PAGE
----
Wednesday, October 5, 2011

Chio Chips Bacon szalonna izesitesu

If one European country comes close to matching the American fondness for wrapping everything in bacon, it must be Hungary, and there’s an interesting explanation rooted in ethno-zoology.  Mangalica is a species of hairy hog raised almost exclusively in Hungary and the Balkan that’s quite in fashion with the chefs in Budapest.  When I heard they were ‘hairy hogs’ I imagined something like an extra-whispy wild boar, like the Thundertusk boar in the Monster Manual, but actually they look instead rather like sheep.  In pig form. 

Woolly enough to make knit sweater out of. 
Apparently, mangalica are declining in popularity outside of the haute-cuisine scene because they mostly produce lard, which isn’t a winner in these health-conscious times, but lardy pork nevertheless has uses in a number of remarkably tasty things such as sausage and bacon.  While I can’t say I pulled any hairs from my pork, I certainly came to appreciate the local fondness for bacon.  My best meal in Hungary: chicken stuffed with bacon, stuffed with asparagus with gorgonzola polenta.  Hungarian menus evince the indisputable reality that there are few dishes that can’t be improved by a judicious application of salty-sweet pork- and/or cream sauce.

Yes, that's aspargus in bacon
in fried chicken in balsamic
Chio’s Bacon chips promised a lot along these lines, with a beautiful image of a slab of dark bacon displayed gratuitously on the cover of the bag, and it was hard not to respond to its whispered promises.  A quick trip back to the guesthouse we were lodged in at Blaha Lujza revealed, however, that these were fairly ordinary salty barbecue flavored chips.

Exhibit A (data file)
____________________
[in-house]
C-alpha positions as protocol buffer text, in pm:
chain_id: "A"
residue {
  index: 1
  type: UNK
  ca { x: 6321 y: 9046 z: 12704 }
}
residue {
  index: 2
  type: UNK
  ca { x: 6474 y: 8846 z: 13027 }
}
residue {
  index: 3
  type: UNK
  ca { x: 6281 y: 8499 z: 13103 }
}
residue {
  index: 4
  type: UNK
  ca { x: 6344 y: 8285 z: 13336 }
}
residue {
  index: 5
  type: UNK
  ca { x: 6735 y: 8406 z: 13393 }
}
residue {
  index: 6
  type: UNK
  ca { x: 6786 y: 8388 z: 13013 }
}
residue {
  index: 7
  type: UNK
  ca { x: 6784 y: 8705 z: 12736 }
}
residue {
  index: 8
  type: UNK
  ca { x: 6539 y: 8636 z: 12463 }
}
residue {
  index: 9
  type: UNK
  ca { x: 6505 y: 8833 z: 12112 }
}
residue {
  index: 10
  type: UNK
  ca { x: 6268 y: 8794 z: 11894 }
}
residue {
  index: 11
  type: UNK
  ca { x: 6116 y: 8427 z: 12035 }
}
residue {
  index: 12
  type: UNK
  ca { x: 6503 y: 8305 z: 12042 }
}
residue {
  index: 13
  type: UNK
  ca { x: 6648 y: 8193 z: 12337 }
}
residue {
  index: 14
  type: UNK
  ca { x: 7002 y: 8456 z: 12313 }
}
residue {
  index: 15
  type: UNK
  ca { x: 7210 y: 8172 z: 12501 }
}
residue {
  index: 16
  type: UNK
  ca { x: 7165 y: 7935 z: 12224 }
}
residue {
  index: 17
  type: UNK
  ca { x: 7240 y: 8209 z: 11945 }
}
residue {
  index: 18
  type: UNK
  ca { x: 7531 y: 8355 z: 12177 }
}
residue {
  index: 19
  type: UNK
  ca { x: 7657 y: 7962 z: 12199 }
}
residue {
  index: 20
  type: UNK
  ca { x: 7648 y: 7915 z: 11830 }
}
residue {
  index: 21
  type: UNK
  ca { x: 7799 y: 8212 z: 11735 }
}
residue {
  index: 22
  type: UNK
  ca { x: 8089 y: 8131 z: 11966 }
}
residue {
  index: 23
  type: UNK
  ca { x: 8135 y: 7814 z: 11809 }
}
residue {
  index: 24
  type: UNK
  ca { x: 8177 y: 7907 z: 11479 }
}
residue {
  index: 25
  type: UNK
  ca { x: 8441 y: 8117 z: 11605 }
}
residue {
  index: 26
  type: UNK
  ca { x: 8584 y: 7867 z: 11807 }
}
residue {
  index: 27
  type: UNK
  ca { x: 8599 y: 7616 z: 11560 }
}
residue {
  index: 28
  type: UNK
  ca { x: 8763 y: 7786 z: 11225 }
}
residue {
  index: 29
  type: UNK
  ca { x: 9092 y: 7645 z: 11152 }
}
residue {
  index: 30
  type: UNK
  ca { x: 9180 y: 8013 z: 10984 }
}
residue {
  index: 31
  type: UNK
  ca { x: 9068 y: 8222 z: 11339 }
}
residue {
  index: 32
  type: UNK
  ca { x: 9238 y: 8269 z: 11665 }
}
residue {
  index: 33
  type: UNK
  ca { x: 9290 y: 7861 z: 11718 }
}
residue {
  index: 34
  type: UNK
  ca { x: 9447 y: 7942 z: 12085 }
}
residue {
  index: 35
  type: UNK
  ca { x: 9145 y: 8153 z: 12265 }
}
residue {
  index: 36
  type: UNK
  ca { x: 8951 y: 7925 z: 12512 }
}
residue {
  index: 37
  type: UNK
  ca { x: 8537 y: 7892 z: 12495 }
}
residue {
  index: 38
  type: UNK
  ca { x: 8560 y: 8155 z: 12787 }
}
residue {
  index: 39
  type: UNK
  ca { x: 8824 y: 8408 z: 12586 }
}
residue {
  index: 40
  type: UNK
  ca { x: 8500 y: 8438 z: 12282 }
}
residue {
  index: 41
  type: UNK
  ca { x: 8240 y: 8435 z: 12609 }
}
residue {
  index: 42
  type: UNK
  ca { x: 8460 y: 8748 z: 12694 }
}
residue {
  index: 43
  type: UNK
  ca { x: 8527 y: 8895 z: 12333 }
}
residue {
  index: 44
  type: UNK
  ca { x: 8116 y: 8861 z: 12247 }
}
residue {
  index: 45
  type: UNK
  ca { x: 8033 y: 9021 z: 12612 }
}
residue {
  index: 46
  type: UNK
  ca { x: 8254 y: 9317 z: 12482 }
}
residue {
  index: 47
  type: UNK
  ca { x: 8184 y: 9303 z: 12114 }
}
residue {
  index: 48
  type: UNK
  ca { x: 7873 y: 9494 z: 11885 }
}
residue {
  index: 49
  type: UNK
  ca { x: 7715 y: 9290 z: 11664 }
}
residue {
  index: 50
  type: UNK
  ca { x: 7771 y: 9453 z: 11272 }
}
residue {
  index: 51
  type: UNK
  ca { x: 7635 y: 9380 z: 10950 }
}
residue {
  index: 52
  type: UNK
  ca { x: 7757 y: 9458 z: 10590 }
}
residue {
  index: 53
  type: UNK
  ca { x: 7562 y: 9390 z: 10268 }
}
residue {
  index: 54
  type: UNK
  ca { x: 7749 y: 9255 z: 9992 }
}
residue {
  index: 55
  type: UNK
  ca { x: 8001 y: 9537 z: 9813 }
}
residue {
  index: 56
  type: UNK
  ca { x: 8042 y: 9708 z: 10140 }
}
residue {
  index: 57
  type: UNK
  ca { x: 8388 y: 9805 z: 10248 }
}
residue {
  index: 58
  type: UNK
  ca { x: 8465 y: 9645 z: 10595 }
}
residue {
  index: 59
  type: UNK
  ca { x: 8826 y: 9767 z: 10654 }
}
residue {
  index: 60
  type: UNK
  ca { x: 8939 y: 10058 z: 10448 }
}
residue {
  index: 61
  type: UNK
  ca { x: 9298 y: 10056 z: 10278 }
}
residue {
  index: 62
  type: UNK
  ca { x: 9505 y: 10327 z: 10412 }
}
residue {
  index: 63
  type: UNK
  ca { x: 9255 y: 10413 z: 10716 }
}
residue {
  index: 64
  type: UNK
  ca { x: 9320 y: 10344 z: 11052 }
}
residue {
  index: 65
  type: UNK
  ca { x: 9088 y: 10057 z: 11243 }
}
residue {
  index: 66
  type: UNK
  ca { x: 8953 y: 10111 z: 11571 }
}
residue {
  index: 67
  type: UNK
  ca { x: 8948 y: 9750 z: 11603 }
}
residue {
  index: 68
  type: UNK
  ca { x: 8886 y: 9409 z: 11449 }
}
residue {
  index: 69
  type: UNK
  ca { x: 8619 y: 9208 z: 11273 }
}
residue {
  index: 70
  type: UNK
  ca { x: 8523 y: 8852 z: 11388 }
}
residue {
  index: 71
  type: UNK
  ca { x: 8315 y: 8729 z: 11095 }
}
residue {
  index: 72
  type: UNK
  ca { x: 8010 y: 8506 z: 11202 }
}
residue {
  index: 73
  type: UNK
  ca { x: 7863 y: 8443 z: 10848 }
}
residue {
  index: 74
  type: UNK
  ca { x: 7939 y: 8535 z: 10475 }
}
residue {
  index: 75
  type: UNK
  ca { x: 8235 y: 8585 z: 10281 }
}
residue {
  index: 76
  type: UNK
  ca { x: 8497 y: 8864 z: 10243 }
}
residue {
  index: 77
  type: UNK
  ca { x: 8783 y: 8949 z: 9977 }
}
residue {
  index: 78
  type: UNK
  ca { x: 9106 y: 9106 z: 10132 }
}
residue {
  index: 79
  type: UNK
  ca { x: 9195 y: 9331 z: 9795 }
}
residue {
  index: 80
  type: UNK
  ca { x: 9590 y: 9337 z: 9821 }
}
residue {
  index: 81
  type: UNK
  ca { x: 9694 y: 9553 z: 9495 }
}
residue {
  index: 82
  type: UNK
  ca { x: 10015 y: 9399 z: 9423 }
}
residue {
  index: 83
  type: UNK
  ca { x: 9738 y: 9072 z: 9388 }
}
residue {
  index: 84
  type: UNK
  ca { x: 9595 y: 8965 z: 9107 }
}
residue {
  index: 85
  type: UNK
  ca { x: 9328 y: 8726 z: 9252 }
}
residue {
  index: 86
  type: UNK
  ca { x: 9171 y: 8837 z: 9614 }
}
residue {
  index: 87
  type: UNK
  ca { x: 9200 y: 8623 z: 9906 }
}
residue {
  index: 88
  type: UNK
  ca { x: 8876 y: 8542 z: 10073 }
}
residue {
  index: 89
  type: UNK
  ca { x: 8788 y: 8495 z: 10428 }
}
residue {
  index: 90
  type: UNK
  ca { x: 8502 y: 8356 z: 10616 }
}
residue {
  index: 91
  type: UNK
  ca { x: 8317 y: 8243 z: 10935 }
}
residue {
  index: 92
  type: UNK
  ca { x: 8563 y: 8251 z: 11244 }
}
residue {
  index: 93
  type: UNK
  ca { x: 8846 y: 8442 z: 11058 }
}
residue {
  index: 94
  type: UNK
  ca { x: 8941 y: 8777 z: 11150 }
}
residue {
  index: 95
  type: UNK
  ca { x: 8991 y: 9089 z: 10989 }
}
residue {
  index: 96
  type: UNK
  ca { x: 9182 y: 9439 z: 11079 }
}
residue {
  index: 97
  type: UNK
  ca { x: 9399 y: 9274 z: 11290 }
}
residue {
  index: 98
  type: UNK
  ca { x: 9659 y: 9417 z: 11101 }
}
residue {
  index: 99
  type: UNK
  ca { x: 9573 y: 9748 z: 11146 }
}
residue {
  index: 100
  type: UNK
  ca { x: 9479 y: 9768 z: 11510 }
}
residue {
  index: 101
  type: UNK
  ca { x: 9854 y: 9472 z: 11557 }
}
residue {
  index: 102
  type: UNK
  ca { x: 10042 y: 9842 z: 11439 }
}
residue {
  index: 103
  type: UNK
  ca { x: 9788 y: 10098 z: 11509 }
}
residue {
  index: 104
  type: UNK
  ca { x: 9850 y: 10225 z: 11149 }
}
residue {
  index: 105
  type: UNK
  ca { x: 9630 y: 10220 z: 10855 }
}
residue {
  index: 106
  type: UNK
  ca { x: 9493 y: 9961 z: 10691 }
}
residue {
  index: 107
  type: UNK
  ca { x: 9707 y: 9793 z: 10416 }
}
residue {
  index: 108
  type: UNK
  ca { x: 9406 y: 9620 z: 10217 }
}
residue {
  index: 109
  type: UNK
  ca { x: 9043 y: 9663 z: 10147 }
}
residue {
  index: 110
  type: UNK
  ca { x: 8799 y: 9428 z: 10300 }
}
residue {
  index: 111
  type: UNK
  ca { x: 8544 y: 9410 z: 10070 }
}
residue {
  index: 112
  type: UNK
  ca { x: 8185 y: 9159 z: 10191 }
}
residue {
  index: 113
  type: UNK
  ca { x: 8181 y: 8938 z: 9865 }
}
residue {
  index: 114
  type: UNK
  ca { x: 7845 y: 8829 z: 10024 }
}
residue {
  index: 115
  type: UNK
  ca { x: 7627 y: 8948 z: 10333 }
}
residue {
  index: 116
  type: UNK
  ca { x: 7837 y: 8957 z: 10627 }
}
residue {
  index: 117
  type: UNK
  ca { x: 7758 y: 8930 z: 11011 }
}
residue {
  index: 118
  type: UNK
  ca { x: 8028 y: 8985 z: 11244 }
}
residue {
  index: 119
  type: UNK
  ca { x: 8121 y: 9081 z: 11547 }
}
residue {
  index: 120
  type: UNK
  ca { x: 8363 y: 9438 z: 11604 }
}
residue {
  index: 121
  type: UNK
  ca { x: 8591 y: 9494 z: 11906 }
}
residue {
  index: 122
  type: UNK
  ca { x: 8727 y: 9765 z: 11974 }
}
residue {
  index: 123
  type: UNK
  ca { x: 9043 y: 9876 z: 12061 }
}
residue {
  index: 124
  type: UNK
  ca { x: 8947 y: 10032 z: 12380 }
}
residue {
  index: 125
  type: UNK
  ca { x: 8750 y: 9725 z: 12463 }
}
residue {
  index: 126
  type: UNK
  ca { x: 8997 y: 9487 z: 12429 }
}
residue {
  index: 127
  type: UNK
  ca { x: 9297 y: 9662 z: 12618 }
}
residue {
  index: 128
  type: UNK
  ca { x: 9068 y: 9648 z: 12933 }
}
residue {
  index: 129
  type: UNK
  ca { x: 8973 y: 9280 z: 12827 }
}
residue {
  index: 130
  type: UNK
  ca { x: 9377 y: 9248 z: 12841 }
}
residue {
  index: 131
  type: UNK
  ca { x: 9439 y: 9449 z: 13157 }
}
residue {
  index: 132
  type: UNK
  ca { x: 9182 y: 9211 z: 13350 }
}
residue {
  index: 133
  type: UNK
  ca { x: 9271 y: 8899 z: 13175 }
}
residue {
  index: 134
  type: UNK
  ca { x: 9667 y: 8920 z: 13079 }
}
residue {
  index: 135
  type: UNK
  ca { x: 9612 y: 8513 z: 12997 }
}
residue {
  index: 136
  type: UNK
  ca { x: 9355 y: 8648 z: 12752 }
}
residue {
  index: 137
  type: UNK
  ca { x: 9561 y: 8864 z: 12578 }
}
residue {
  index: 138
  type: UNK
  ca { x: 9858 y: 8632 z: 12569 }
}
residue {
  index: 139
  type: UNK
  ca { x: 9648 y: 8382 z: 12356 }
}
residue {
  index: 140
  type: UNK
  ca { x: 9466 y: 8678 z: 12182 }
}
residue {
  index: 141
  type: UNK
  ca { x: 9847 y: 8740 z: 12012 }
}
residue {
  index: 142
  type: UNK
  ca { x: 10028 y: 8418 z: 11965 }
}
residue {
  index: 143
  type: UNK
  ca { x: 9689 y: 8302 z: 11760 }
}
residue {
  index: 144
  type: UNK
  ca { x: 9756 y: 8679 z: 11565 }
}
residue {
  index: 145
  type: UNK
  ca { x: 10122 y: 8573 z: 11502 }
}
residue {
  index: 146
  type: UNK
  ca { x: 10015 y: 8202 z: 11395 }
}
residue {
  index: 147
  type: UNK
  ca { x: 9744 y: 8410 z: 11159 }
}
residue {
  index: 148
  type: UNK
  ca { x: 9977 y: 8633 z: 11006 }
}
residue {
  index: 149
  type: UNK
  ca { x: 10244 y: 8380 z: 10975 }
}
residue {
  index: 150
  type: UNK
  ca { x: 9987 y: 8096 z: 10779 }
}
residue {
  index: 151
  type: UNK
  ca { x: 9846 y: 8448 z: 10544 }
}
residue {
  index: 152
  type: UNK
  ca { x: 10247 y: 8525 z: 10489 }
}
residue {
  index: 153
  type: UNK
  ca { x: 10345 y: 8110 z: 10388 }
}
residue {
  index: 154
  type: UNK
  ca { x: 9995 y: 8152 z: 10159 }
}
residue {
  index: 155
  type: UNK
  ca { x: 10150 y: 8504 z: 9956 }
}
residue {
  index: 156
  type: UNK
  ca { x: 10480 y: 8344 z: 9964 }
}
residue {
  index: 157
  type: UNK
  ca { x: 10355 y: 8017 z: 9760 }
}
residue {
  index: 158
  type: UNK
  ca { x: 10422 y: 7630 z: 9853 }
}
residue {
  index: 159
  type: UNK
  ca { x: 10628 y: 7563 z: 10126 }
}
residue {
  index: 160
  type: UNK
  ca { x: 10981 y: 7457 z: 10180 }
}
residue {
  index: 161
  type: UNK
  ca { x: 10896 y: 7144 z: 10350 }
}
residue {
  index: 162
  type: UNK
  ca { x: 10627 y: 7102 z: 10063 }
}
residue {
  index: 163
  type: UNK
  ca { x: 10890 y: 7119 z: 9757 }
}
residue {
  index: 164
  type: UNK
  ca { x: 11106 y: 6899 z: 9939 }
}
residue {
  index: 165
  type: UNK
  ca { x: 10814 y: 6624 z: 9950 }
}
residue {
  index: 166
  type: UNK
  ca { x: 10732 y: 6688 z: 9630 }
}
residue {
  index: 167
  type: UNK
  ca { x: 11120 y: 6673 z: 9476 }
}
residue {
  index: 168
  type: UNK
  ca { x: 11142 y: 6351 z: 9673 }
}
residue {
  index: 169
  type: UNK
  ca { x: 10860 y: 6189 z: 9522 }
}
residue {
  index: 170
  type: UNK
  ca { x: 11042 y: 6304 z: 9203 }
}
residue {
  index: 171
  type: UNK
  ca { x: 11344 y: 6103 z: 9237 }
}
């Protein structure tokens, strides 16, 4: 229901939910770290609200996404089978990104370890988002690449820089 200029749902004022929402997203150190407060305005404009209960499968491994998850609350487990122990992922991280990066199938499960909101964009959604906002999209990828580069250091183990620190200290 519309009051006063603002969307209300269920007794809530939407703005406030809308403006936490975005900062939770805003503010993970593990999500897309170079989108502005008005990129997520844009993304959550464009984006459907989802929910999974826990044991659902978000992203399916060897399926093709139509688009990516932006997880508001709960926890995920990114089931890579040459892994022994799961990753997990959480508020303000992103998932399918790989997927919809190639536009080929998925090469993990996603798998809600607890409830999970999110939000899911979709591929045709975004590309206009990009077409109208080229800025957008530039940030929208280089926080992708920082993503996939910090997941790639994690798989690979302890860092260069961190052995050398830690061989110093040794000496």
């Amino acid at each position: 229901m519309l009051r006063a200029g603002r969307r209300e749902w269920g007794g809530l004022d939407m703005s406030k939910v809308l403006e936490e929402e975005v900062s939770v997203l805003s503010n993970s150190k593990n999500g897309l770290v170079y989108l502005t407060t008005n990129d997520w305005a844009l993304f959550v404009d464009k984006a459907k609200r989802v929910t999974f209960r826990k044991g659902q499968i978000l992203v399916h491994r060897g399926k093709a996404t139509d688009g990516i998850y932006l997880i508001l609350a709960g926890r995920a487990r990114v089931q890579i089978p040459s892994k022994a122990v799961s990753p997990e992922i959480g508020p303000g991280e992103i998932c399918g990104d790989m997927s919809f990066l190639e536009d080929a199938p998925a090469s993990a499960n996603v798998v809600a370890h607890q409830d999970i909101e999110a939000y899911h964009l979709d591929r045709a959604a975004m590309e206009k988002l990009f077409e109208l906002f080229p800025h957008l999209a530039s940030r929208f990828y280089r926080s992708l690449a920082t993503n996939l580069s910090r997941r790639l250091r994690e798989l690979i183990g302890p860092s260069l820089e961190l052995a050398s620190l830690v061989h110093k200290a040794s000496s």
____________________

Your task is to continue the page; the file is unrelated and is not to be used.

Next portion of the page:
Now, unlike in France, we did not see ‘Barbecue’ products on the store shelves, so it seems that this tried and true vein of tasty seasoning was simply being labeled in a fashion more appropriate to local tastes.  These chips did a reasonable job of conveying a salty-smoky aroma, only using natural flavoring and coloration if the blurb on the package is to be believed.  They did more to evoke barbecue than bacon, but towards the end of the package, I could kind of imagine I was tasting the extra salty and crunchy bacon that’s been very thoroughly fried on the grill till it’s brittle and crispy.

I kind of imagined a 'hairy pig'
would look like this, but the reality is
less stabby.
The crisps themselves were reasonably pretty and authentic looking but not particularly crunchy- they had that thin-styrofoam texture to them which is acceptable in snack food, but less than virtuous.  As a whole, these chips proved serviceable but not exceptional- those looking for a familiar barbecue-like experience will be satisfied, but if you’re in Hungary, you might as well go for something a little more exotic.  Say, for example, actual sheep-pigs.

Stars: 2/4
Spiciness Rating: None

- Decent barbecue flavor, may eventually remind you of crispy bacon

- More barbecue-y than bacon, not particularly inventive
- The crisps themselves aren’t very crunchy


  1. I want my sheep pig to be stabby, suggestions?

  2. Through generations of selective breeding, you can raise a pig that sees only blood through its enraged brows, and ride it into battle AS WELL AS knit socks and uncomfortable underwear from it. Orcs figured this out long ago- the underwear ensures the greenskins are just as enraged as the boars: